“What is it that you’re trying to achieve with the robots.txt file in your case?
First off, one thing that is likely wrong with your robots.txt file is that crawlers obey the most specific user-agent line, not all of them. So for Googlebot, that would be only the section for Googlebot, not the section for *.
The * section is very explicit in your case, so you’d probably want to duplicate that. Past that, why is there a section for Googlebot? Are these URL patterns that you want to disallow for all search engines perhaps?
The “*” section is likely much more complex than you really need. When possible, I’d really recommend keeping the robots.txt file as simple as possible, so that you don’t have trouble with maintenance and that it’s really only disallowing resources that are problematic when crawled (or when its content is indexed).”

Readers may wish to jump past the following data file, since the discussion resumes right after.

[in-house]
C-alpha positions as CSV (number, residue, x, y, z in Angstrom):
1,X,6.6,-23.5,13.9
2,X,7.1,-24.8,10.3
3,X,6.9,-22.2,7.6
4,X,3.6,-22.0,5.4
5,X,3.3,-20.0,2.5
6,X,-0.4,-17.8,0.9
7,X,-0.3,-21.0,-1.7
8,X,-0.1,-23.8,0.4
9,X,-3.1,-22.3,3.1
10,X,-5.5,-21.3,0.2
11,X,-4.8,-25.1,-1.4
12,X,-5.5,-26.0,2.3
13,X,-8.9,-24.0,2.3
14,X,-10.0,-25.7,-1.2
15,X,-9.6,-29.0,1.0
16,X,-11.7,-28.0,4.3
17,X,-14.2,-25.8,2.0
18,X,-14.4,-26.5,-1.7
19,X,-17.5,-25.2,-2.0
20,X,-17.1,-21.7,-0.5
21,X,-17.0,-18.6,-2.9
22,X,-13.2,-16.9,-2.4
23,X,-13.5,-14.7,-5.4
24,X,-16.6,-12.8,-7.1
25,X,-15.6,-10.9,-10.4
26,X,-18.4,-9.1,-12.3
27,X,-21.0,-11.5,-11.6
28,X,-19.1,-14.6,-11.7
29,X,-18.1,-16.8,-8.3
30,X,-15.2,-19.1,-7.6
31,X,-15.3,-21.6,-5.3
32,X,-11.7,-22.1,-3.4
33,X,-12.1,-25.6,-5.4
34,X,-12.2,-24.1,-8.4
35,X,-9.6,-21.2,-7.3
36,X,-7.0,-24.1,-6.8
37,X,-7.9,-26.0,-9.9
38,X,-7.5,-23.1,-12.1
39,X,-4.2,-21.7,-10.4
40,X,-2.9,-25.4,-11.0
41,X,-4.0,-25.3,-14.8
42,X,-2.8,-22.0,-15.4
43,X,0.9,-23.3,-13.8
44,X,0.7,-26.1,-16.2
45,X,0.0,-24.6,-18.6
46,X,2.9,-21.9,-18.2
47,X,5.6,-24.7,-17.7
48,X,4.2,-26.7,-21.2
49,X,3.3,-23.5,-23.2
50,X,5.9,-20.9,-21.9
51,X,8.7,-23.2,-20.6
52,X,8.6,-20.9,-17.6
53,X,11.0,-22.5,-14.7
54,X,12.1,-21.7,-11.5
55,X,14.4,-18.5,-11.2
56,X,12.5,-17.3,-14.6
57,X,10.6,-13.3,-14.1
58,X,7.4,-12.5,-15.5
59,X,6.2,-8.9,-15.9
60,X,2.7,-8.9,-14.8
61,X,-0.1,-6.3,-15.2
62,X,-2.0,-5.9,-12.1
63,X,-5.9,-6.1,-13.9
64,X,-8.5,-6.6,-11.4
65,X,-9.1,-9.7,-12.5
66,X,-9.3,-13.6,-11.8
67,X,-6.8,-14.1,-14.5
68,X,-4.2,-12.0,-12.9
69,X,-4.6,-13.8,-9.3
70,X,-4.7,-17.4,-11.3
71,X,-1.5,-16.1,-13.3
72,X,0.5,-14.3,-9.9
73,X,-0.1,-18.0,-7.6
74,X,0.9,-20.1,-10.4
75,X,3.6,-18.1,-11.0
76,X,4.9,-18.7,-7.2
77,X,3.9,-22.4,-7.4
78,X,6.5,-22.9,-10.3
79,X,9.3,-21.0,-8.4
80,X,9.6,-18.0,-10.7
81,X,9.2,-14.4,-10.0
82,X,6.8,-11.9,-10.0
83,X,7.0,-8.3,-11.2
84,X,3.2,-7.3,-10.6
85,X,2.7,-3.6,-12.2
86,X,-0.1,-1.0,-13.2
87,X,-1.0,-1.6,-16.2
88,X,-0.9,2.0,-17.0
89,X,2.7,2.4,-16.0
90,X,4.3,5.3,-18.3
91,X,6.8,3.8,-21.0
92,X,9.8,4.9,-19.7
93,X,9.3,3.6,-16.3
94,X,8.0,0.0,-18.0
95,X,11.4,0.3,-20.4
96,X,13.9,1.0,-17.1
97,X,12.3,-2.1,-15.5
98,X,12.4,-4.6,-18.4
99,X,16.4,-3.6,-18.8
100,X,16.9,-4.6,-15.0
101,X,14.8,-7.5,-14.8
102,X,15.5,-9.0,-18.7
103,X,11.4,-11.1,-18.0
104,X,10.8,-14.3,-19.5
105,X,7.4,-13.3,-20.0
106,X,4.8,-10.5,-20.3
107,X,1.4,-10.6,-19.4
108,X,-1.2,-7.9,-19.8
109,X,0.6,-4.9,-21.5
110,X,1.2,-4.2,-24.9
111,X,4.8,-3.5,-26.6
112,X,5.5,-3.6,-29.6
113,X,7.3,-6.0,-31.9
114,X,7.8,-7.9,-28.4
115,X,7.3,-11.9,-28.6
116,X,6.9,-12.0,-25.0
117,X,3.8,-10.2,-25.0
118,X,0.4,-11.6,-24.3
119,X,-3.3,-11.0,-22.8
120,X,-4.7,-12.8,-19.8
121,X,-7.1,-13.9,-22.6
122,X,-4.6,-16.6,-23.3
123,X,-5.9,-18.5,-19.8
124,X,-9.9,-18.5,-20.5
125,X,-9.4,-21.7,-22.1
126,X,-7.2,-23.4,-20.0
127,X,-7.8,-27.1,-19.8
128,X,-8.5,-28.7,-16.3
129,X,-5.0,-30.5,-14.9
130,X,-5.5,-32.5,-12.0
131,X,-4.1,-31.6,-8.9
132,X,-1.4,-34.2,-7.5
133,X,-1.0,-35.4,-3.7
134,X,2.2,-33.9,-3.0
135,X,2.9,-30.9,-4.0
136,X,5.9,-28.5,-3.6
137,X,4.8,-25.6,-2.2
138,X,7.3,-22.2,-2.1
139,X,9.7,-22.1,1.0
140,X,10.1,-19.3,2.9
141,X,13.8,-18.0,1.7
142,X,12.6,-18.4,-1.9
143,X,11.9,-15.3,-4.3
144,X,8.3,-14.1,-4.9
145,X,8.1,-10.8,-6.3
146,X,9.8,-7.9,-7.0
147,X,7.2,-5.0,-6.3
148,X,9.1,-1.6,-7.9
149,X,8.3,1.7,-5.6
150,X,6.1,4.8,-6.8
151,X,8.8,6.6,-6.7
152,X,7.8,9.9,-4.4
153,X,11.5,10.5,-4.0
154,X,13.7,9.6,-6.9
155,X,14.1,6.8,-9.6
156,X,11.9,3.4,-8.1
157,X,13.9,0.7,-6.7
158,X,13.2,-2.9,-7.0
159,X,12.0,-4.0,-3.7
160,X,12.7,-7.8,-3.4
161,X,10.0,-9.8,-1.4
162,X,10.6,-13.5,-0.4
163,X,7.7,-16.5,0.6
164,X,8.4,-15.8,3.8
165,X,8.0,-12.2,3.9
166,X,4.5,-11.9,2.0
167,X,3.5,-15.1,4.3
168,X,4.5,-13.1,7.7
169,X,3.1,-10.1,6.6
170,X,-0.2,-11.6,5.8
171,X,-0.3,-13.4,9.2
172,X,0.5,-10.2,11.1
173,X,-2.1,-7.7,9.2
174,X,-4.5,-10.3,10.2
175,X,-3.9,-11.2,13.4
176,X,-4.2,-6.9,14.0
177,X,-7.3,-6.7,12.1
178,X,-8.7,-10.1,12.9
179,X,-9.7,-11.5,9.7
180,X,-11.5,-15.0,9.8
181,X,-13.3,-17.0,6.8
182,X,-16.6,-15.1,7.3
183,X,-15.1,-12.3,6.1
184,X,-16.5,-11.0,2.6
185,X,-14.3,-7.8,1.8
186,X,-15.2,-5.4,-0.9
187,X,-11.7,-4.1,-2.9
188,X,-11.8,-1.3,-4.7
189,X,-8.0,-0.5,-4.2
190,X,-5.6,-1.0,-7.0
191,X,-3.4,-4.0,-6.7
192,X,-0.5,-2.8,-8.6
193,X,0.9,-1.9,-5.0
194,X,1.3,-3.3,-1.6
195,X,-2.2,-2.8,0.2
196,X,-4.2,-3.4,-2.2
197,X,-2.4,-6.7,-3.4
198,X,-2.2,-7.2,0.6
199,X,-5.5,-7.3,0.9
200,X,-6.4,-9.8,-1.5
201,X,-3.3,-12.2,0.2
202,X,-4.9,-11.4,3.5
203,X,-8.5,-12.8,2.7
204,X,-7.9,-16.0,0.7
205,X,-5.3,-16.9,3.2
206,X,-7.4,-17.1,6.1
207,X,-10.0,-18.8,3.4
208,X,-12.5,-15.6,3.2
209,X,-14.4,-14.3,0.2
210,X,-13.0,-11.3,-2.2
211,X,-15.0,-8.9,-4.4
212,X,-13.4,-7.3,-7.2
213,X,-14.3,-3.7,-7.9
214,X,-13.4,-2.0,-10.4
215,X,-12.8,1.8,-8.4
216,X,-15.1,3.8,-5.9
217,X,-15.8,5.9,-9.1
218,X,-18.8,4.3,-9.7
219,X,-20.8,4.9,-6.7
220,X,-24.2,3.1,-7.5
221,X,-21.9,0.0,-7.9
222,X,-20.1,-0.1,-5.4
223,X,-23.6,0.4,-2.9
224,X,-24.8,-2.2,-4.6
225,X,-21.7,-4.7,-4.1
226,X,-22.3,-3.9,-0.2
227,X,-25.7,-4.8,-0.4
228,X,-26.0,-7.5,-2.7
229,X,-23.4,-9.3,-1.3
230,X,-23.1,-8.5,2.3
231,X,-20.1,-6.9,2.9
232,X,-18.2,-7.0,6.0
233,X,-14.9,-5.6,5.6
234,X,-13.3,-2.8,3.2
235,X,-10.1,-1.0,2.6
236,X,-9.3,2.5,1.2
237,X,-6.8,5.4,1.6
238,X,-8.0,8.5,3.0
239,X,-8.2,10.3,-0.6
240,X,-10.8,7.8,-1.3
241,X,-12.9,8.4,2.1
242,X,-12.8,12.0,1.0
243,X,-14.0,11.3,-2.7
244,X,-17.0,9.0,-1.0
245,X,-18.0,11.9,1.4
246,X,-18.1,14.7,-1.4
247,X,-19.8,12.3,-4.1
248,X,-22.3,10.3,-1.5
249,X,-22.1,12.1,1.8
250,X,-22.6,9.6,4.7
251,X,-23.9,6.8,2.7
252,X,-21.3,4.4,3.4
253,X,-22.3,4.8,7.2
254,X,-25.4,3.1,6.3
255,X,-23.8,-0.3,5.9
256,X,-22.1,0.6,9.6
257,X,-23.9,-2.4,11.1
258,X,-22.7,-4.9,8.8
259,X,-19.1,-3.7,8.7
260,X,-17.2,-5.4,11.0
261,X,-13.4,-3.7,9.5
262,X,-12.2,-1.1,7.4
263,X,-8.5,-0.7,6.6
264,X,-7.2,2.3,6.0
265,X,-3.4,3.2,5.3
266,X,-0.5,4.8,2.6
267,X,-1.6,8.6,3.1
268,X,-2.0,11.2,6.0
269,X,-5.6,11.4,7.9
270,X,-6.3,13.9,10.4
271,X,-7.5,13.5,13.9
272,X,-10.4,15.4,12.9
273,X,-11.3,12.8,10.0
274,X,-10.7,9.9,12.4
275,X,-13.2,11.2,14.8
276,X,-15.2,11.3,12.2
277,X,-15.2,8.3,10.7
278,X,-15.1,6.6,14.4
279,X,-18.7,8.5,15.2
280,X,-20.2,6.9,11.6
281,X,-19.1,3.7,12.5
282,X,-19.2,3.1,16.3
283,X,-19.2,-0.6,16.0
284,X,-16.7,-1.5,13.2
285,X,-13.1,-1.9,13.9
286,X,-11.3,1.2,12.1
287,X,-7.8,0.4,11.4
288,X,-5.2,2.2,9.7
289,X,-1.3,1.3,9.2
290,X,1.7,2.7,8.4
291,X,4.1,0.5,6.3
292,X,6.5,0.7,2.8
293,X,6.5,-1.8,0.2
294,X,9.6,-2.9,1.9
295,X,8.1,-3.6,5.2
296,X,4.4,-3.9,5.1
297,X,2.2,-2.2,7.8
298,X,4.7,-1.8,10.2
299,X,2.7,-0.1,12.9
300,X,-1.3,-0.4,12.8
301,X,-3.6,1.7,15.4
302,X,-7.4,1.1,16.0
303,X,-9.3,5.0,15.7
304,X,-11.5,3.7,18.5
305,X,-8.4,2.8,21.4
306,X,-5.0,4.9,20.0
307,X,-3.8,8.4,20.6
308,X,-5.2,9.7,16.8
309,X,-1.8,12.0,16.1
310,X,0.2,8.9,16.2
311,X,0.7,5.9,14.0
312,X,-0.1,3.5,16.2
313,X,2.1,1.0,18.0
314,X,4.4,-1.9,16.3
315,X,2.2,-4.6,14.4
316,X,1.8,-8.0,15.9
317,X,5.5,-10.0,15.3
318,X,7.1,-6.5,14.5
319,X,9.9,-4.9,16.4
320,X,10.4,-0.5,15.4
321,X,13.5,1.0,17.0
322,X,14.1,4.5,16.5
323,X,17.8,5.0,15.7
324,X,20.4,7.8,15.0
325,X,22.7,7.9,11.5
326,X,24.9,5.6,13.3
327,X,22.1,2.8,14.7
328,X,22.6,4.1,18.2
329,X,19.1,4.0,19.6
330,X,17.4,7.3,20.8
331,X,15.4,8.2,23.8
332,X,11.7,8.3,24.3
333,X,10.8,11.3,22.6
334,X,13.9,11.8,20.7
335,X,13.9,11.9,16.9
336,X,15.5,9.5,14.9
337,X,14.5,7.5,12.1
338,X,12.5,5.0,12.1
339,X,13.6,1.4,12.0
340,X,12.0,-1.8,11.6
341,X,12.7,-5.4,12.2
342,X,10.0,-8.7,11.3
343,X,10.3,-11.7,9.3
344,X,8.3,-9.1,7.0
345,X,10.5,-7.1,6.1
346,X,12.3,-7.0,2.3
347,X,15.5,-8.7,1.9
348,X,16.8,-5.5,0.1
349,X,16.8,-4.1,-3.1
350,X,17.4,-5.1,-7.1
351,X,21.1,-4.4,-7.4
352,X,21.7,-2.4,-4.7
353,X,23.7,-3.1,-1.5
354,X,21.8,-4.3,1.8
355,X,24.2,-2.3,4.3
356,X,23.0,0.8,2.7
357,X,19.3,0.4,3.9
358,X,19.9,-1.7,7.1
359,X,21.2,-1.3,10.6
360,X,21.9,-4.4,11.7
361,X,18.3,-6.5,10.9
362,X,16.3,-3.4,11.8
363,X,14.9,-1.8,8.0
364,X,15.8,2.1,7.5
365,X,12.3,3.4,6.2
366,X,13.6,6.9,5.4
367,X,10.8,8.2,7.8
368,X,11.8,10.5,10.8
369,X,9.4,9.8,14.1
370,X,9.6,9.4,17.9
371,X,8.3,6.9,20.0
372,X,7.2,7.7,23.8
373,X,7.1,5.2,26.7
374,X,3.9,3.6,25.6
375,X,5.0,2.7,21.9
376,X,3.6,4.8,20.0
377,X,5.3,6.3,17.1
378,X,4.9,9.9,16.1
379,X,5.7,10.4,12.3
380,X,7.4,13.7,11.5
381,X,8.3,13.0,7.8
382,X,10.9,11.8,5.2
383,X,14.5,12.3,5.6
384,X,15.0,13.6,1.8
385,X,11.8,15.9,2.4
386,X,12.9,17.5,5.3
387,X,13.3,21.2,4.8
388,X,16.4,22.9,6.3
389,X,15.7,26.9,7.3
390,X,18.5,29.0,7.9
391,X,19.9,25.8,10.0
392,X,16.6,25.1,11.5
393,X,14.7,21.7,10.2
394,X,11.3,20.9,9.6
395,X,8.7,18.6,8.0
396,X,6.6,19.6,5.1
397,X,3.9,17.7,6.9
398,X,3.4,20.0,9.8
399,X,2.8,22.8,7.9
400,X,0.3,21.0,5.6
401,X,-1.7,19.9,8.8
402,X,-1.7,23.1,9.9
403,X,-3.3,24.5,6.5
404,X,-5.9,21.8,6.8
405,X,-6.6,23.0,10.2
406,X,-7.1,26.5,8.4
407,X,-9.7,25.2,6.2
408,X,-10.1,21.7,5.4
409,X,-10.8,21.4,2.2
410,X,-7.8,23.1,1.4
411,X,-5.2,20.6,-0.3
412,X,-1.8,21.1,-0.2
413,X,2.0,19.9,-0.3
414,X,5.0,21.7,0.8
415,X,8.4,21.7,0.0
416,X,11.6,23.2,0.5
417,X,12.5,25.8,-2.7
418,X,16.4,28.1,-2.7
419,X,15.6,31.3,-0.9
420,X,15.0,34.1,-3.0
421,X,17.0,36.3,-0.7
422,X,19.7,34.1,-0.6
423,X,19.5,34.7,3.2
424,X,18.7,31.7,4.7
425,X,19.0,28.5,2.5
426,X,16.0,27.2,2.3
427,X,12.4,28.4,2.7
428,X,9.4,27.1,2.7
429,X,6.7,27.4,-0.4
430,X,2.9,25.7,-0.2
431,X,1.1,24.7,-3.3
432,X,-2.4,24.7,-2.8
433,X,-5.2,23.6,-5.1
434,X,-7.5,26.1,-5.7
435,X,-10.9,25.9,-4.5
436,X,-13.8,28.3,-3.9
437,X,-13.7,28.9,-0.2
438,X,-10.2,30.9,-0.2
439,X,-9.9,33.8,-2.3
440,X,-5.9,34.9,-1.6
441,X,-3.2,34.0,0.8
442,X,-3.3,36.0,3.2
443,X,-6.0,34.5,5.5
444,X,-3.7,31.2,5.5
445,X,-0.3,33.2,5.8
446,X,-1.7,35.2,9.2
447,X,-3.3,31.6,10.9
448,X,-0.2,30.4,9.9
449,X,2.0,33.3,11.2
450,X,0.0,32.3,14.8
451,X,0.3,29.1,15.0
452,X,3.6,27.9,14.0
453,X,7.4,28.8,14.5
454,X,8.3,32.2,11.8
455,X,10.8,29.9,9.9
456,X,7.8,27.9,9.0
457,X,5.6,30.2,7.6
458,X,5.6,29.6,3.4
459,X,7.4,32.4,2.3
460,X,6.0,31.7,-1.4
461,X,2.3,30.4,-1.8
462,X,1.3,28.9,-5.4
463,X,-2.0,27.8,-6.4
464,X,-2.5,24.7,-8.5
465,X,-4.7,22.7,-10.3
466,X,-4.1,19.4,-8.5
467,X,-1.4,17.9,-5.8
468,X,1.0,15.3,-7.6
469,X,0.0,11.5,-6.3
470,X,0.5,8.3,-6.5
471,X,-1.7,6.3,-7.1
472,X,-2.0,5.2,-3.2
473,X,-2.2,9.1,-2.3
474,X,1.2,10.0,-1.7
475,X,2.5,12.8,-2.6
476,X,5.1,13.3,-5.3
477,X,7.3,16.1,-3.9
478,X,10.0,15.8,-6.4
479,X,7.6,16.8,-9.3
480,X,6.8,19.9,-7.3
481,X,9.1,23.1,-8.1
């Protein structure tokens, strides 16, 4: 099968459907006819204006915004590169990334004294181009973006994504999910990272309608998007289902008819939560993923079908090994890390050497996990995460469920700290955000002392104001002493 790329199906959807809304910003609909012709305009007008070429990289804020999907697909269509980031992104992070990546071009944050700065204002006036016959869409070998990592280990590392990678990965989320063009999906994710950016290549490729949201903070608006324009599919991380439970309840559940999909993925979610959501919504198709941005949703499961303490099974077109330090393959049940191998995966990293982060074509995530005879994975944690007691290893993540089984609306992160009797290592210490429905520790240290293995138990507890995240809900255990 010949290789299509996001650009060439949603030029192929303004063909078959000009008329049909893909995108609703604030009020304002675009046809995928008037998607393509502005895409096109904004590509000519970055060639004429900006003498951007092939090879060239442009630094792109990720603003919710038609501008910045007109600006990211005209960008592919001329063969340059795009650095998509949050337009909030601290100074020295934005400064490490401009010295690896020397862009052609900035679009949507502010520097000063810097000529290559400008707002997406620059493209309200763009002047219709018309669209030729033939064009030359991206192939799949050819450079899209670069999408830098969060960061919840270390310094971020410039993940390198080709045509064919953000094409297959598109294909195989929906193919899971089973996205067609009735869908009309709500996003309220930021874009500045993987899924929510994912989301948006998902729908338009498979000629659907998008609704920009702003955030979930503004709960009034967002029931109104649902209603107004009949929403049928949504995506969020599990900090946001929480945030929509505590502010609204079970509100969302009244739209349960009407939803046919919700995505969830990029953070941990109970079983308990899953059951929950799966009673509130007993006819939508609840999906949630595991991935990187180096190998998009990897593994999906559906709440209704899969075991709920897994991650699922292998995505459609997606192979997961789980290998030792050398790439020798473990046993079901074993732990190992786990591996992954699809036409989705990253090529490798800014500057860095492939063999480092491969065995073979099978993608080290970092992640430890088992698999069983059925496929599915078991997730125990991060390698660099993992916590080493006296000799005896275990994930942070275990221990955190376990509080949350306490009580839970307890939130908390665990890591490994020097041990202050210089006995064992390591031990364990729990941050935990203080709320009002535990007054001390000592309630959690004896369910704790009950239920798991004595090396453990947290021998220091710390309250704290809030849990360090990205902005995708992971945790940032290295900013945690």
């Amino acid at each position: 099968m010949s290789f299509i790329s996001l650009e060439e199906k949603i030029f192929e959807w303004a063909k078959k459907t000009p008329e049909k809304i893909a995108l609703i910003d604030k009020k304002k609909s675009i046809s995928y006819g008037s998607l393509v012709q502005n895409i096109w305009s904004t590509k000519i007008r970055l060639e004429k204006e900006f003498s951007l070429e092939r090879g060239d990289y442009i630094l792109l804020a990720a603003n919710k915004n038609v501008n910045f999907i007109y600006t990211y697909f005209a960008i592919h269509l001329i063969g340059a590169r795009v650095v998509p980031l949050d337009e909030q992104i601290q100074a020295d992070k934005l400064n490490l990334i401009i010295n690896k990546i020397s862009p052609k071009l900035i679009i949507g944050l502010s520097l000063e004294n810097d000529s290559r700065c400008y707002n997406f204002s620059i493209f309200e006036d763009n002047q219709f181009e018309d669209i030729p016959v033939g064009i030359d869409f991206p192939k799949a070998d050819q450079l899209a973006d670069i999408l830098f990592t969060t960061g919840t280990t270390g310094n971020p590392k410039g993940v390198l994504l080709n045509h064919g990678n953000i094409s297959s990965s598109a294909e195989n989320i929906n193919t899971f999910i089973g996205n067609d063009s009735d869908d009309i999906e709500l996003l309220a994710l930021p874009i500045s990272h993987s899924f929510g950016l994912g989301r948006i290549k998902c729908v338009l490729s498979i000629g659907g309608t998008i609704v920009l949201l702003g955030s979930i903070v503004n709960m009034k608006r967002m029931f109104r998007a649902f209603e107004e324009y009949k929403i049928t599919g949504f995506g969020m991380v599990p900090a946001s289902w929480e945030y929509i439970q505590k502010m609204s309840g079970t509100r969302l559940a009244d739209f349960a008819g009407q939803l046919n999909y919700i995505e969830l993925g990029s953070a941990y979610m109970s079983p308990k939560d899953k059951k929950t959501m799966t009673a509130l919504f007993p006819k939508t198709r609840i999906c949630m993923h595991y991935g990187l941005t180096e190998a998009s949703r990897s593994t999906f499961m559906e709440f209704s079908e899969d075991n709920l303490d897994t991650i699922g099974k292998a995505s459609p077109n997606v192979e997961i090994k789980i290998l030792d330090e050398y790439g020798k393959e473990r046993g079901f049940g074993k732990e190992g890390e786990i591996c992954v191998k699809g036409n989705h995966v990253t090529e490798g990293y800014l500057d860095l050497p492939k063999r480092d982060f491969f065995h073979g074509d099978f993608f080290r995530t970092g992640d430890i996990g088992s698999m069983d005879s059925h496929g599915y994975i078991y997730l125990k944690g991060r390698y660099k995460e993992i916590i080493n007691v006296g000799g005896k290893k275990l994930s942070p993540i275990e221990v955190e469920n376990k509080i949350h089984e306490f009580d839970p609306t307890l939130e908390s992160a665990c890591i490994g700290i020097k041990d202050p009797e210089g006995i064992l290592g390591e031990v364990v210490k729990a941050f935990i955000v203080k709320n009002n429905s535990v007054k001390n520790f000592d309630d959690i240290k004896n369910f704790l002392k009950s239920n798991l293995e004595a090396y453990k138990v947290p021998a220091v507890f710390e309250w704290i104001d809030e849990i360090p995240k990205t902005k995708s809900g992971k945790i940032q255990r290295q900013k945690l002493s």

How to check your robots.txt file
Among many other things, the website audit tool in SEOprofiler also checks the robots.txt file of your website:
SEOprofiler also offers a free robots.txt creator:
The robots.txt creator can be accessed in the free demo version of SEOprofiler. If you haven’t done it yet, try SEOprofiler now. You can get the full version for just $1 (this offer is available once per customer):
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